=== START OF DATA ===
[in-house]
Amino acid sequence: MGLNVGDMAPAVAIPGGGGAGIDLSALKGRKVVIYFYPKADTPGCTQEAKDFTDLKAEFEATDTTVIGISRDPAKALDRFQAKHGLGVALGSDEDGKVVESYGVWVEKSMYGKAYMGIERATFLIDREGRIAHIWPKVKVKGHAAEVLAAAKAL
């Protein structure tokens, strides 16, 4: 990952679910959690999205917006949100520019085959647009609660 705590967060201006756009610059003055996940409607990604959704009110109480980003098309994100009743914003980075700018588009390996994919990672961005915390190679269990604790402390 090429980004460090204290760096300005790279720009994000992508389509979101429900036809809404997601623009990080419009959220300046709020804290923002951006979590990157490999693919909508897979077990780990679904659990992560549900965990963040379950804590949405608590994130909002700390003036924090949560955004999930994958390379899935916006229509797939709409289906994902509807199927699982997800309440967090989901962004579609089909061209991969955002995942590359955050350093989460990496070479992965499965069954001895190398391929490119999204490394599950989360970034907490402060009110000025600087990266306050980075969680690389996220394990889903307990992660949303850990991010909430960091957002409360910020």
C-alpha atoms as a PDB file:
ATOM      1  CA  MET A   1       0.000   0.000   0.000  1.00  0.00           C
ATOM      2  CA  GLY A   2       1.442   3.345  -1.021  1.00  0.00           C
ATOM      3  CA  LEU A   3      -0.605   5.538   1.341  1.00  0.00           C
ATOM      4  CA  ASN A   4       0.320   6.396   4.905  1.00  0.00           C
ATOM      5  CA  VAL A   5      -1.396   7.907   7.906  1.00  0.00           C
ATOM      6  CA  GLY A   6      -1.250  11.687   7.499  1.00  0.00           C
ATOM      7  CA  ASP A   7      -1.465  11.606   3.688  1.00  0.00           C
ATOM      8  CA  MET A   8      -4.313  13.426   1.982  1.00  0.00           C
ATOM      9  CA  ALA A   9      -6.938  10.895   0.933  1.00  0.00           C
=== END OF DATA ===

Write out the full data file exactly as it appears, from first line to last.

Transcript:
[in-house]
Amino acid sequence: MGLNVGDMAPAVAIPGGGGAGIDLSALKGRKVVIYFYPKADTPGCTQEAKDFTDLKAEFEATDTTVIGISRDPAKALDRFQAKHGLGVALGSDEDGKVVESYGVWVEKSMYGKAYMGIERATFLIDREGRIAHIWPKVKVKGHAAEVLAAAKAL
């Protein structure tokens, strides 16, 4: 990952679910959690999205917006949100520019085959647009609660 705590967060201006756009610059003055996940409607990604959704009110109480980003098309994100009743914003980075700018588009390996994919990672961005915390190679269990604790402390 090429980004460090204290760096300005790279720009994000992508389509979101429900036809809404997601623009990080419009959220300046709020804290923002951006979590990157490999693919909508897979077990780990679904659990992560549900965990963040379950804590949405608590994130909002700390003036924090949560955004999930994958390379899935916006229509797939709409289906994902509807199927699982997800309440967090989901962004579609089909061209991969955002995942590359955050350093989460990496070479992965499965069954001895190398391929490119999204490394599950989360970034907490402060009110000025600087990266306050980075969680690389996220394990889903307990992660949303850990991010909430960091957002409360910020």
C-alpha atoms as a PDB file:
ATOM      1  CA  MET A   1       0.000   0.000   0.000  1.00  0.00           C
ATOM      2  CA  GLY A   2       1.442   3.345  -1.021  1.00  0.00           C
ATOM      3  CA  LEU A   3      -0.605   5.538   1.341  1.00  0.00           C
ATOM      4  CA  ASN A   4       0.320   6.396   4.905  1.00  0.00           C
ATOM      5  CA  VAL A   5      -1.396   7.907   7.906  1.00  0.00           C
ATOM      6  CA  GLY A   6      -1.250  11.687   7.499  1.00  0.00           C
ATOM      7  CA  ASP A   7      -1.465  11.606   3.688  1.00  0.00           C
ATOM      8  CA  MET A   8      -4.313  13.426   1.982  1.00  0.00           C
ATOM      9  CA  ALA A   9      -6.938  10.895   0.933  1.00  0.00           C